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  • Crossing the Line: Racial Passing in Twentieth-Century U.S. Literature and Culture

    Author(s):
    Pages: 272
    Illustrations: 12 b&w photographs
    Sales/Territorial Rights: World
    Series: New Americanists
    Series Editor(s): Donald  E. Pease
  • Cloth: $99.95 - In Stock
    978-0-8223-2479-9
  • Paperback: $25.95 - In Stock
    978-0-8223-2515-4
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  • Preface

    Acknowledgments

    Introduction: Race, Passing, and Cultural Representation


    1. Home Again: Racial Negotiations in Modernist African American Passing Narratives


    2. Mezz Mezzrow and the Voluntary Negro Blues

    3. Boundaries Lost and Found: Racial Passing and Cinematic Representation, circa 1949


    4. “I’m Through with Passing”: Postpassing Narratives in Black Popular Literary Culture

    5. “A Most Disagreeable Mirror”: Reflections on White Identity in Black Like Me

    Epilogue: Passing, “Color Blindness,” and Contemporary Discourses of Race and Identity

    Notes

    Bibliography

    Index
  • “Wald has written an insightful and often provocative examination of the permeability of race as a marker of identity.”

    "[C]reatively conceived and researched."

    "Wald makes a valuable contribution to scholarship in her articulation of the high cost of passing."

    Reviews

  • “Wald has written an insightful and often provocative examination of the permeability of race as a marker of identity.”

    "[C]reatively conceived and researched."

    "Wald makes a valuable contribution to scholarship in her articulation of the high cost of passing."

  • Crossing the Line offers a superbly well-developed analysis of narratives of racial passing and a strategy for engaging such narratives. It will set the standard for subsequent treatments of racial passing.” — Dana Nelson, author of, National Manhood: Capitalist Citizenship and the Imagined Fraternity of White Men

    “Deeply engaging, well-researched, and effective, Crossing the Line is a fine multidisciplinary study not only of passing narratives but of the social, political, and economic struggles that they negotiate in racial terms.” — Priscilla Wald, author of, Constituting Americans: Cultural Anxiety and Narrative Form

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  • Description

    As W. E. B. DuBois famously prophesied in The Souls of Black Folk, the fiction of the color line has been of urgent concern in defining a certain twentieth-century U.S. racial “order.” Yet the very arbitrariness of this line also gives rise to opportunities for racial “passing,” a practice through which subjects appropriate the terms of racial discourse. To erode race’s authority, Gayle Wald argues, we must understand how race defines and yet fails to represent identity. She thus uses cultural narratives of passing to illuminate both the contradictions of race and the deployment of such contradictions for a variety of needs, interests, and desires.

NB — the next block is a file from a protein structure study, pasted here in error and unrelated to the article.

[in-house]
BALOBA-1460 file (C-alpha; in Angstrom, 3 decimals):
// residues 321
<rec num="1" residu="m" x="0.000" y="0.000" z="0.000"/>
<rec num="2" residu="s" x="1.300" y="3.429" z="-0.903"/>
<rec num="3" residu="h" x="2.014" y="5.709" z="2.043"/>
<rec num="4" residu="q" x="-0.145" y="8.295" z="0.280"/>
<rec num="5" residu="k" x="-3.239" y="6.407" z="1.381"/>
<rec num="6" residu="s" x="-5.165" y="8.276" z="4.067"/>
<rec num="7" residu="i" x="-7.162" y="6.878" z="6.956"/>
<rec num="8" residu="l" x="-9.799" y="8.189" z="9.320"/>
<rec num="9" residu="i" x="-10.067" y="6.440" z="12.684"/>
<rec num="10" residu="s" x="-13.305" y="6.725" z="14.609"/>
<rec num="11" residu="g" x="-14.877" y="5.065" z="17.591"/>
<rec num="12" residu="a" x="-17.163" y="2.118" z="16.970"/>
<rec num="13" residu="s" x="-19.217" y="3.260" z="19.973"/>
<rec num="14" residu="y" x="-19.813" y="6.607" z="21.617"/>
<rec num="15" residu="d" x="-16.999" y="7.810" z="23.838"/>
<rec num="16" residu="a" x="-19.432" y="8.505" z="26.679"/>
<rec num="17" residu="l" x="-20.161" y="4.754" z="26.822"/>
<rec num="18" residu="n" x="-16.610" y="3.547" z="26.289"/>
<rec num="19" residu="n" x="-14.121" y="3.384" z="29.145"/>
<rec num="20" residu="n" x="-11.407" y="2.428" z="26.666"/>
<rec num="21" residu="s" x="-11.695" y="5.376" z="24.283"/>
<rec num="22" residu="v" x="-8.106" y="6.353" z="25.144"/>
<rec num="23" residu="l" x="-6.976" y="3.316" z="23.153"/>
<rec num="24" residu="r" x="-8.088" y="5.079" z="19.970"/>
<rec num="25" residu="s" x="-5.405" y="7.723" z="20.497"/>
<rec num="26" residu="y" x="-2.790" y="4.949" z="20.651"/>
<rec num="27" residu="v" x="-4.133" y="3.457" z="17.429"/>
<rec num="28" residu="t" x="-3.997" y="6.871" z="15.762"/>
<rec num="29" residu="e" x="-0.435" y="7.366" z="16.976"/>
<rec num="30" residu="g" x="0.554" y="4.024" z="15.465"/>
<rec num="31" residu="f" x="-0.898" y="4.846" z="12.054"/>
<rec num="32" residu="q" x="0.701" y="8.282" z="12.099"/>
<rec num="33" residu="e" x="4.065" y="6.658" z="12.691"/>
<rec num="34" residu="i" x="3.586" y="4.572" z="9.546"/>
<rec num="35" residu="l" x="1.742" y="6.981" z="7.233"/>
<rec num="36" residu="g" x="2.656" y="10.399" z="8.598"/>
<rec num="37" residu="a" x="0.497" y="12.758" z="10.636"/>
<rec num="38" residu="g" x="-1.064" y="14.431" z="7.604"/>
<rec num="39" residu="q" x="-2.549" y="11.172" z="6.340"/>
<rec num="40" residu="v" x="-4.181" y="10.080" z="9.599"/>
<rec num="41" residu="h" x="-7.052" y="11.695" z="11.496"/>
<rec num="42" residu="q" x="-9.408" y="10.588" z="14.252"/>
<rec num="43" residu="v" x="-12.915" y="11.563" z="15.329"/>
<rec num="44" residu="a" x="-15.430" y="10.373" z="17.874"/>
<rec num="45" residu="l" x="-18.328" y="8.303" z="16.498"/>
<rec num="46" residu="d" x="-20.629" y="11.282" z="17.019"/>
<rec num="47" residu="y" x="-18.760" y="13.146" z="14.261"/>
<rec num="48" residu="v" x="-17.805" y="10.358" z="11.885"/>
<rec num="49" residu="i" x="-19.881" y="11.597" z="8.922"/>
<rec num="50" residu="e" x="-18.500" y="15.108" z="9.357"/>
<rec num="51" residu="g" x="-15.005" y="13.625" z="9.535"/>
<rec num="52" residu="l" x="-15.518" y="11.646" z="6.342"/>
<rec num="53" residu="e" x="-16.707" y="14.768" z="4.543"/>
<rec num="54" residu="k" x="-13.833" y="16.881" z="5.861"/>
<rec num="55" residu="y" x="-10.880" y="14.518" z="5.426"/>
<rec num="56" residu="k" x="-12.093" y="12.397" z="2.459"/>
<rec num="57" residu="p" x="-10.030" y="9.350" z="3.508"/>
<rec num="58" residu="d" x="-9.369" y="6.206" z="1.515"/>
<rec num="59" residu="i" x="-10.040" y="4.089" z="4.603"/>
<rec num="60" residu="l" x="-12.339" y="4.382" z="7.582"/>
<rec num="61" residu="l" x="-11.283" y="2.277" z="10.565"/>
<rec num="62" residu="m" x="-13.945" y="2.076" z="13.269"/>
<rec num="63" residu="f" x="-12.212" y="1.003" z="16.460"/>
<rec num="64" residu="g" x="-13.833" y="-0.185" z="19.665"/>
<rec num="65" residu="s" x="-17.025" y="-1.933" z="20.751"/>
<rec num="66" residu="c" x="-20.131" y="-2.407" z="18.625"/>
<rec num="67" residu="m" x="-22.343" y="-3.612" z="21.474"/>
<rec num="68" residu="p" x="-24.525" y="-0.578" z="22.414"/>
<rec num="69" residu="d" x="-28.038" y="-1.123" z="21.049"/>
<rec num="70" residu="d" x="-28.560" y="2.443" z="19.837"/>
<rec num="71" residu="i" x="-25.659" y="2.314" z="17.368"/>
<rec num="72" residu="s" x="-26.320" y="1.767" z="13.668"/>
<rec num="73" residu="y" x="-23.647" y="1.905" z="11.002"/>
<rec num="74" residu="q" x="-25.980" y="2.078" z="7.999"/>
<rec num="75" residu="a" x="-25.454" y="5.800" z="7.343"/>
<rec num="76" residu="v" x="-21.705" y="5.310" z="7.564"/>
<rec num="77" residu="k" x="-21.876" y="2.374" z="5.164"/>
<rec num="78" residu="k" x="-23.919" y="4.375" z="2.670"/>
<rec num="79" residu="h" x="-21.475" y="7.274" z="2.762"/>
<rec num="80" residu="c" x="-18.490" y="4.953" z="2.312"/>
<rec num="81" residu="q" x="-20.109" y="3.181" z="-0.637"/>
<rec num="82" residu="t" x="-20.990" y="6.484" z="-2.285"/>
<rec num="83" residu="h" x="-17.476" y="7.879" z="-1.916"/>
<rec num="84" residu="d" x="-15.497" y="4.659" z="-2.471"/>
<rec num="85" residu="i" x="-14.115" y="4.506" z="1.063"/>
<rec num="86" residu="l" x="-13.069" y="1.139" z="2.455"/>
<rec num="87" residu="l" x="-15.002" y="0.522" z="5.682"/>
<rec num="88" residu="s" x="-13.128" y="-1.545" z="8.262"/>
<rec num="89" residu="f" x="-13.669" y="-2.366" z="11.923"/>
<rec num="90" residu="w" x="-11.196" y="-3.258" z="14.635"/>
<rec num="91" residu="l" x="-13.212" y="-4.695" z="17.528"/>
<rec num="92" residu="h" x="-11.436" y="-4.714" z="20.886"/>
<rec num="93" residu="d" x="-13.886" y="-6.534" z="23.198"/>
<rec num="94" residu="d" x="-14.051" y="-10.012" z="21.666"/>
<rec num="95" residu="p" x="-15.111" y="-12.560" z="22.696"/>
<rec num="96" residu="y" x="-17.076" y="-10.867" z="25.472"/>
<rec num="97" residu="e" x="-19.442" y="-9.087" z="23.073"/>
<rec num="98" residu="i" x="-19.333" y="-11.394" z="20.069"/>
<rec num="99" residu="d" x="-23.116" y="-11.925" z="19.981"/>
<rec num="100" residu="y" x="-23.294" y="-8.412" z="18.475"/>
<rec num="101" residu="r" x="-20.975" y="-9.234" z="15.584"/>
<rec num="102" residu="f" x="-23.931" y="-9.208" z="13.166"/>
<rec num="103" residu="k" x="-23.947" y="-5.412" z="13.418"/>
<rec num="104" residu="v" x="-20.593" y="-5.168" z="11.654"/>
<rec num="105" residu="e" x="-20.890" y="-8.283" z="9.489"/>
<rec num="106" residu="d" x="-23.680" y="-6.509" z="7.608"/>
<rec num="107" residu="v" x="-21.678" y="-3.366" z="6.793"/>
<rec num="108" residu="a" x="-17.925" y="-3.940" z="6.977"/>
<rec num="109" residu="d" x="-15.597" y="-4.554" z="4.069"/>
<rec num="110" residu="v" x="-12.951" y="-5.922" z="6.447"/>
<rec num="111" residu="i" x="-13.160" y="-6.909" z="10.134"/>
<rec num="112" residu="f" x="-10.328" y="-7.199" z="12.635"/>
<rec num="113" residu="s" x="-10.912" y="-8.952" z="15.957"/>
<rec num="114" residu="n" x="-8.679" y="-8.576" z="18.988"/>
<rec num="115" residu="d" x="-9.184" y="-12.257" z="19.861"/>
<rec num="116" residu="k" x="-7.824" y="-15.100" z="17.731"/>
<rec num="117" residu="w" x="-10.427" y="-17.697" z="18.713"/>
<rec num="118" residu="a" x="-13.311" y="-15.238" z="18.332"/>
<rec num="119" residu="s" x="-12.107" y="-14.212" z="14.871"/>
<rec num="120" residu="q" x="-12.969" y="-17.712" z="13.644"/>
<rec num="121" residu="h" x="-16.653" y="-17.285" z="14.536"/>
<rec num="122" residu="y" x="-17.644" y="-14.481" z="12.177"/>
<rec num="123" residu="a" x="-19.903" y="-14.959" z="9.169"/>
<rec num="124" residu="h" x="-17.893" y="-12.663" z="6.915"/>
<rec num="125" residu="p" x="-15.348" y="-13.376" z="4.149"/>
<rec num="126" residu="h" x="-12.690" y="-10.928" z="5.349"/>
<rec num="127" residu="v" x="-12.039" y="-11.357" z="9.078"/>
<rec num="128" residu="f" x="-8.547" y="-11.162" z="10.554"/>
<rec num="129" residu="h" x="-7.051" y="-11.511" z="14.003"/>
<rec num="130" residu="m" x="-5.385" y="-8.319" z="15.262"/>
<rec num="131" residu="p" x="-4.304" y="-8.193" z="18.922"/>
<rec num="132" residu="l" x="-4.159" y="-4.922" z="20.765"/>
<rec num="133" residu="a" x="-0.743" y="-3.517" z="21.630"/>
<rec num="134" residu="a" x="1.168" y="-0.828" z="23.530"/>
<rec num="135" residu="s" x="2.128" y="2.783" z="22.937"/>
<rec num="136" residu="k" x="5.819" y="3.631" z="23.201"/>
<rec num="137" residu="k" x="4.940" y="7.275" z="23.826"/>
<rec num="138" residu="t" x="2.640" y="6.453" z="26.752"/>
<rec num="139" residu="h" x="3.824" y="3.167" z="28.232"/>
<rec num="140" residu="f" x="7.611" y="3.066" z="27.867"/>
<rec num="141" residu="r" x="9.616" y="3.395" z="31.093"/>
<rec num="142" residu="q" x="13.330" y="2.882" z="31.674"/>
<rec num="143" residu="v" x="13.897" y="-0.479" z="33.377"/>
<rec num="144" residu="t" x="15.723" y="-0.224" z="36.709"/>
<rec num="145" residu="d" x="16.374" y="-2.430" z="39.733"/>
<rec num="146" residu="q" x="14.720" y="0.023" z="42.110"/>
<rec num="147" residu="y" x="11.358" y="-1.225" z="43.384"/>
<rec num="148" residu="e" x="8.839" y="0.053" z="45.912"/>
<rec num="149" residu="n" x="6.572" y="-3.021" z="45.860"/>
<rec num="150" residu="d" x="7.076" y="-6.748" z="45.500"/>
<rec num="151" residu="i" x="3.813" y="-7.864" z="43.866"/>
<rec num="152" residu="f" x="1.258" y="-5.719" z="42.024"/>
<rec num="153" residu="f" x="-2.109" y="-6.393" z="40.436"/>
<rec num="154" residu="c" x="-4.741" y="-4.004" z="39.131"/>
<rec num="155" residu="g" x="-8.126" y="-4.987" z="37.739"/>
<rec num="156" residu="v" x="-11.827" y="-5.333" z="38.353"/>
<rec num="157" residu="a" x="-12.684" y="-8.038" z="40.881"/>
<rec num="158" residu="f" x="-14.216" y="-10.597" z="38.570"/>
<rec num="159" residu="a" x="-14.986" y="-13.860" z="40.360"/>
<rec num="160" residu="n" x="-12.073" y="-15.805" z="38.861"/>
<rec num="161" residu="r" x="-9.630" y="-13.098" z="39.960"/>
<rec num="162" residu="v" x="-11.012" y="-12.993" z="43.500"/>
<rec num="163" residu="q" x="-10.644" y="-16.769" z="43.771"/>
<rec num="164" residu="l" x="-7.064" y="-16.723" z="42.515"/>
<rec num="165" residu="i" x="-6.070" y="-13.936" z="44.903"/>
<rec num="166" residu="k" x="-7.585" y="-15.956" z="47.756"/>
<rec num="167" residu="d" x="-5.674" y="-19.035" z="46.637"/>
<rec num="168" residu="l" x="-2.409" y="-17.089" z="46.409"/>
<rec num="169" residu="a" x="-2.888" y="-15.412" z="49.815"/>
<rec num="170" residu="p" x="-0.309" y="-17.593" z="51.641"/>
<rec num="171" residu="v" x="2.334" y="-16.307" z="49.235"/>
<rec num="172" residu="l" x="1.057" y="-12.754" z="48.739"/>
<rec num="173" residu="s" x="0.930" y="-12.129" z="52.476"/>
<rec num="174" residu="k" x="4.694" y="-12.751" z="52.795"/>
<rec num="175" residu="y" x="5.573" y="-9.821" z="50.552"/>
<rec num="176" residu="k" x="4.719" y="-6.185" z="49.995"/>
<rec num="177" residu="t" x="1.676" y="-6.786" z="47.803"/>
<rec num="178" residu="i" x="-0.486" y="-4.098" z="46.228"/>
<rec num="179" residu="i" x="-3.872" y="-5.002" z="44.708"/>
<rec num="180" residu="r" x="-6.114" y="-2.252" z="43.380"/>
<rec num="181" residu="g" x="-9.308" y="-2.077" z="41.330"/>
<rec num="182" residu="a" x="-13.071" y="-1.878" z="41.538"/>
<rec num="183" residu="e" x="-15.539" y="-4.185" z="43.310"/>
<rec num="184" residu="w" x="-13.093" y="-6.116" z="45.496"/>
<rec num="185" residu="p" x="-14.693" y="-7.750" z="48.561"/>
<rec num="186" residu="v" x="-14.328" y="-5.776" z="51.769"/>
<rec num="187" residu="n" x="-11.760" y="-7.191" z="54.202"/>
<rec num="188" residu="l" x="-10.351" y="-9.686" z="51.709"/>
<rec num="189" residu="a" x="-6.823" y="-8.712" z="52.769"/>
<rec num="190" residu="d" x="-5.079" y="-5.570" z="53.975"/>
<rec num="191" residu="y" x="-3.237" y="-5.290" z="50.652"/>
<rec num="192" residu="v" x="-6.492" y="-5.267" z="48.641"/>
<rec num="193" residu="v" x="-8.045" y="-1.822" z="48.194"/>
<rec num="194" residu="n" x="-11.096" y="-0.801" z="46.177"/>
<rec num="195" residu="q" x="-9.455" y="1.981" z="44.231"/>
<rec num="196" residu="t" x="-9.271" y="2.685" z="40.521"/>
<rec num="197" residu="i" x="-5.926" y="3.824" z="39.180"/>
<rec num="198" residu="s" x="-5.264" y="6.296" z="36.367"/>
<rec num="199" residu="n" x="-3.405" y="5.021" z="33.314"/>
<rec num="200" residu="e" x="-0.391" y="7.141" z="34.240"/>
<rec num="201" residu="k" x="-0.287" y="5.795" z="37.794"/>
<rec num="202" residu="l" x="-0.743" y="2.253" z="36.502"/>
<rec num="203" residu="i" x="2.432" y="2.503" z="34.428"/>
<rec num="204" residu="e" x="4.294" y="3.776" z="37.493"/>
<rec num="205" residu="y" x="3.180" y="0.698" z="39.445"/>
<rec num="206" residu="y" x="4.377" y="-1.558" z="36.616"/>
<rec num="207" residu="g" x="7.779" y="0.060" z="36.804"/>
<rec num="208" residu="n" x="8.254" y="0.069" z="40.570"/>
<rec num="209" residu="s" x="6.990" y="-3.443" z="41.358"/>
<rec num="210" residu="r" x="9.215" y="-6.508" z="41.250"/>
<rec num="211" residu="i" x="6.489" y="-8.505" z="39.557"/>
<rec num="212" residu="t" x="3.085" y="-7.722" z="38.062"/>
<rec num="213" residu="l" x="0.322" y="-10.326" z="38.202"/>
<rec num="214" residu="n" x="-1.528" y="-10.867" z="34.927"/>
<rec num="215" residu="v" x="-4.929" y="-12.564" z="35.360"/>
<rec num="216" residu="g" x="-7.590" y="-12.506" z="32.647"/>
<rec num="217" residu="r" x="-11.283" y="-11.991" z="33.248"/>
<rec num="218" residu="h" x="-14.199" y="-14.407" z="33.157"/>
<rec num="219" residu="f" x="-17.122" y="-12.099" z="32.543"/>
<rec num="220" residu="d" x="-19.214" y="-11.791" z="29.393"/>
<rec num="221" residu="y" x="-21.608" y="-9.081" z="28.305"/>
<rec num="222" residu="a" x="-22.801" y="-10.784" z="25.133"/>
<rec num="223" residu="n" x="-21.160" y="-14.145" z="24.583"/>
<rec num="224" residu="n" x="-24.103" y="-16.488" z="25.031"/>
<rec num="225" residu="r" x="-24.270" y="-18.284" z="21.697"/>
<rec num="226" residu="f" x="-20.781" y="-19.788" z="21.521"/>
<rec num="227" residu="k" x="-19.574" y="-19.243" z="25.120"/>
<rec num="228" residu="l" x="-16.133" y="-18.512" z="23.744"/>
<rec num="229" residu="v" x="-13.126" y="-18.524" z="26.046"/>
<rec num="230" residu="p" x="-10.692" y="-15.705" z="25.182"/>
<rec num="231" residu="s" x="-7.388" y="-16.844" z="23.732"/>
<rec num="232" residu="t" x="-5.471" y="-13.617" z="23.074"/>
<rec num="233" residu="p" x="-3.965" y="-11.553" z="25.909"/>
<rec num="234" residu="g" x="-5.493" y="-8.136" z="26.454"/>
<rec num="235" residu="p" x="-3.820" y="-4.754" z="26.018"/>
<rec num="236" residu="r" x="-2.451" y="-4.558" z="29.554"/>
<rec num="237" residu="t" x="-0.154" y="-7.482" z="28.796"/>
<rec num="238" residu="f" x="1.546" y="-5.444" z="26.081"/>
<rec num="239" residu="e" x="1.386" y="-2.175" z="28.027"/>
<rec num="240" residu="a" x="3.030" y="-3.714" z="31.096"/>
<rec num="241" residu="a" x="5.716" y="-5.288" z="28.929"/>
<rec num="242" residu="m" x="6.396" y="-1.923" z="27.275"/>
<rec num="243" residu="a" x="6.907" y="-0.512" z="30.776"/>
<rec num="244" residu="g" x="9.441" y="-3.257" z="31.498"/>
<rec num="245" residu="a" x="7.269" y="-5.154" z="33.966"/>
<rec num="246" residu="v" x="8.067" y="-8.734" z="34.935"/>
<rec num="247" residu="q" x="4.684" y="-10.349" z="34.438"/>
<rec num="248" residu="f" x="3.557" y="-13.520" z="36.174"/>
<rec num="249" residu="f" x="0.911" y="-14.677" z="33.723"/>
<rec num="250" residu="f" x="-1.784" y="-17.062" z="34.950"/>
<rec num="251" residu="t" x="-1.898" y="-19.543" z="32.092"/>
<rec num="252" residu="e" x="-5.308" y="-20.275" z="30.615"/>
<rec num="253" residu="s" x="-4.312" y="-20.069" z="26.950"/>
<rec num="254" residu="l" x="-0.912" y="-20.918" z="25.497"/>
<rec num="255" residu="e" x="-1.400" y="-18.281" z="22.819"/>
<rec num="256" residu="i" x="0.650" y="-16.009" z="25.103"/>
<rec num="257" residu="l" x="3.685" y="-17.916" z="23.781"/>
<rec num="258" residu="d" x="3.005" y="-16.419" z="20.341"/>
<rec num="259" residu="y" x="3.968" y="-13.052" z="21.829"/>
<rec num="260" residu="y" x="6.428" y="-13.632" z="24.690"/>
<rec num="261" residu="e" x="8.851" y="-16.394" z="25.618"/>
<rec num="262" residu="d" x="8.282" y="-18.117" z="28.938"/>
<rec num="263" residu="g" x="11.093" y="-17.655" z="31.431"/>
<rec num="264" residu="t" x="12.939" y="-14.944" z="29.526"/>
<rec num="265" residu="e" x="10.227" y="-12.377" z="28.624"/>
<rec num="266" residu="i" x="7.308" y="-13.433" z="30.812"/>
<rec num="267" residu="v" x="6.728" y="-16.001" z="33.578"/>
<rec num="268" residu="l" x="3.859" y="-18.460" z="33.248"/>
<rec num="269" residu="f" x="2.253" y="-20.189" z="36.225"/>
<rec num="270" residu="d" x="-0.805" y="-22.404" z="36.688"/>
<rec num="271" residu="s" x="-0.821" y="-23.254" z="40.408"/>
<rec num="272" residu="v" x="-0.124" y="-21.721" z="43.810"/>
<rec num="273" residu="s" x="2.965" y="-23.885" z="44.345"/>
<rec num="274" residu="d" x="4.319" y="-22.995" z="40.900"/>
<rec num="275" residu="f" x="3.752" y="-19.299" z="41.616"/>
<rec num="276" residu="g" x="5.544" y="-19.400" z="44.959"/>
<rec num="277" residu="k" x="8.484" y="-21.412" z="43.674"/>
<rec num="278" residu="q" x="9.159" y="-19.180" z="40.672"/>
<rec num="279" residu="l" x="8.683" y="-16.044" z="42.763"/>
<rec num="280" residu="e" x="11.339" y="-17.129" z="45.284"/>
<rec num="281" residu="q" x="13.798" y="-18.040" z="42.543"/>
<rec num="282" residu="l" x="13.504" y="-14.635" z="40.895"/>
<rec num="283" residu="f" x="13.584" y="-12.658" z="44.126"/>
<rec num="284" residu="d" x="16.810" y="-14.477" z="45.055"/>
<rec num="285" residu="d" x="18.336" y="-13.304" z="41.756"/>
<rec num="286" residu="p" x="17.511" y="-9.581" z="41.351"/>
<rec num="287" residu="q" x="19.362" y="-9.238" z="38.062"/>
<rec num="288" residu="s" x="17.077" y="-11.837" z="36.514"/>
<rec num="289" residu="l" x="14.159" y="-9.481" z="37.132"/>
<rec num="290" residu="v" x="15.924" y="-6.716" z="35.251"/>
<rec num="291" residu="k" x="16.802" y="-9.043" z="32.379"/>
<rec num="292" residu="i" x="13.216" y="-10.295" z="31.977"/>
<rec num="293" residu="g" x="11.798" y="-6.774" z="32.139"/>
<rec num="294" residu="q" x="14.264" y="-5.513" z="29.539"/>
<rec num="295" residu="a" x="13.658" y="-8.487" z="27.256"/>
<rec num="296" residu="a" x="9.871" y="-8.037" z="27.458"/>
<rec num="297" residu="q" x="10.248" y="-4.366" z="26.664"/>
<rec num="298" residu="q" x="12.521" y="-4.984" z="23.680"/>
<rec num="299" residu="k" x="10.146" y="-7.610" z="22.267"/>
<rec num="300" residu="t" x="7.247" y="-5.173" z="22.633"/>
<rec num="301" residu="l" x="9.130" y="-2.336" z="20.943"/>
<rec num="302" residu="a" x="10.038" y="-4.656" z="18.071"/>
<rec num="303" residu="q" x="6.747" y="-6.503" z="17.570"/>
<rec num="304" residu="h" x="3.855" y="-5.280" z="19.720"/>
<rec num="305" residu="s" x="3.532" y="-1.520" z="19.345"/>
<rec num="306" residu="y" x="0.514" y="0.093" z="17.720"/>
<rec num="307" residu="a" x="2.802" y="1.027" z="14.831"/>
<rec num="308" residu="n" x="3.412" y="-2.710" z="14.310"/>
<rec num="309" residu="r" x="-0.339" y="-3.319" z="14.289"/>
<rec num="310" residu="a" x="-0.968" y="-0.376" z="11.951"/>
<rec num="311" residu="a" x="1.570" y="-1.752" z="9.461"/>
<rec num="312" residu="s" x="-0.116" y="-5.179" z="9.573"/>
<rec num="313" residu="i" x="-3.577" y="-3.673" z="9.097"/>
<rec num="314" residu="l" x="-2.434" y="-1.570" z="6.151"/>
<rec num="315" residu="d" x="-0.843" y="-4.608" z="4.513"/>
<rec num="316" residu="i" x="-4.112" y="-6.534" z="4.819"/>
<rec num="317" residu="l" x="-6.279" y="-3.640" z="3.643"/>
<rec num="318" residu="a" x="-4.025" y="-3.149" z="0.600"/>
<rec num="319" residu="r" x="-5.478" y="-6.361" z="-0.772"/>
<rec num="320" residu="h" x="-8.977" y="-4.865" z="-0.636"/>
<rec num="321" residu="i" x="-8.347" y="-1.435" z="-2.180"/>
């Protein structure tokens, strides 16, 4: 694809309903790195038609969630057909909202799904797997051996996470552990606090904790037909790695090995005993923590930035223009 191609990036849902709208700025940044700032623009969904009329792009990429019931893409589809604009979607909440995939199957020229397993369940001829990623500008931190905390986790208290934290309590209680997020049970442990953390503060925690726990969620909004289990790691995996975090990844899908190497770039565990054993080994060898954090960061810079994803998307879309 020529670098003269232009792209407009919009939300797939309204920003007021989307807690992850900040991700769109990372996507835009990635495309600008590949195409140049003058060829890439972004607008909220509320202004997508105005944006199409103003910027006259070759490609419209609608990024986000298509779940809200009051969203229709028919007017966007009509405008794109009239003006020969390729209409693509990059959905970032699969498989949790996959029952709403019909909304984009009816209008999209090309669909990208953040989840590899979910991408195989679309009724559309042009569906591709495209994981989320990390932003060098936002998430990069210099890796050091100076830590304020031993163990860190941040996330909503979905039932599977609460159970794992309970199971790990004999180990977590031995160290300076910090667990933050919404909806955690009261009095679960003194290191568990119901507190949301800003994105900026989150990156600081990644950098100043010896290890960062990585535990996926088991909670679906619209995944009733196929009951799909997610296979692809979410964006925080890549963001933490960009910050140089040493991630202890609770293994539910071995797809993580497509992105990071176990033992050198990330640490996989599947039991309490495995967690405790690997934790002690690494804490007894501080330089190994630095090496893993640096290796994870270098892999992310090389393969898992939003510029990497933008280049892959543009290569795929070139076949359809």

Wald begins her reading of twentieth-century passing narratives by analyzing works by African American writers James Weldon Johnson, Jessie Fauset, and Nella Larsen, showing how they use the “passing plot” to explore the negotiation of identity, agency, and freedom within the context of their protagonists' restricted choices. She then examines the 1946 autobiography Really the Blues, which details the transformation of Milton Mesirow, middle-class son of Russian-Jewish immigrants, into Mezz Mezzrow, jazz musician and self-described “voluntary Negro.” Turning to the 1949 films Pinky and
    Lost Boundaries, which imagine African American citizenship within class-specific protocols of race and gender, she interrogates the complicated representation of racial passing in a visual medium. Her investigation of “post-passing” testimonials in postwar African American magazines, which strove to foster black consumerism while constructing “positive” images of black achievement and affluence in the postwar years, focuses on neglected texts within the archives of black popular culture. Finally, after a look at liberal contradictions of John Howard Griffin’s 1961 auto-ethnography Black Like Me, Wald concludes with an epilogue that considers the idea of passing in the context of the recent discourse of “color blindness.”
    Wald’s analysis of the moral, political, and theoretical dimensions of racial passing makes Crossing the Line important reading as we approach the twenty-first century. Her engaging and dynamic book will be of particular interest to scholars of American studies, African American studies, cultural studies, and literary criticism.

    About The Author(s)

    Gayle Wald is Assistant Professor of English at George Washington University.

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